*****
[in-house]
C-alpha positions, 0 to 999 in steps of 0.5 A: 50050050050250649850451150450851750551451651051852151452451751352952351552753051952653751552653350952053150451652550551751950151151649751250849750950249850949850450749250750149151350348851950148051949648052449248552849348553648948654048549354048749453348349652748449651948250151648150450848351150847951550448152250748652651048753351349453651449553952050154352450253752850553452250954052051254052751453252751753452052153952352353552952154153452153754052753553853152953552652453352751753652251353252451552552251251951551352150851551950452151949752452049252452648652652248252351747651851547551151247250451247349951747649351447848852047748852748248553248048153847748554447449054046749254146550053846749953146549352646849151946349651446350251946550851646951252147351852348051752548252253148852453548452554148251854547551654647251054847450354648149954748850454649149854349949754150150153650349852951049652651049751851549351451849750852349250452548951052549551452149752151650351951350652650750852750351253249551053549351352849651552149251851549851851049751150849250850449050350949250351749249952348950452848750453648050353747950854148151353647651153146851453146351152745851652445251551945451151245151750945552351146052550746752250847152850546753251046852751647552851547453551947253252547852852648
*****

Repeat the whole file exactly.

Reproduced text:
[in-house]
C-alpha positions, 0 to 999 in steps of 0.5 A: 50050050050250649850451150450851750551451651051852151452451751352952351552753051952653751552653350952053150451652550551751950151151649751250849750950249850949850450749250750149151350348851950148051949648052449248552849348553648948654048549354048749453348349652748449651948250151648150450848351150847951550448152250748652651048753351349453651449553952050154352450253752850553452250954052051254052751453252751753452052153952352353552952154153452153754052753553853152953552652453352751753652251353252451552552251251951551352150851551950452151949752452049252452648652652248252351747651851547551151247250451247349951747649351447848852047748852748248553248048153847748554447449054046749254146550053846749953146549352646849151946349651446350251946550851646951252147351852348051752548252253148852453548452554148251854547551654647251054847450354648149954748850454649149854349949754150150153650349852951049652651049751851549351451849750852349250452548951052549551452149752151650351951350652650750852750351253249551053549351352849651552149251851549851851049751150849250850449050350949250351749249952348950452848750453648050353747950854148151353647651153146851453146351152745851652445251551945451151245151750945552351146052550746752250847152850546753251046852751647552851547453551947253252547852852648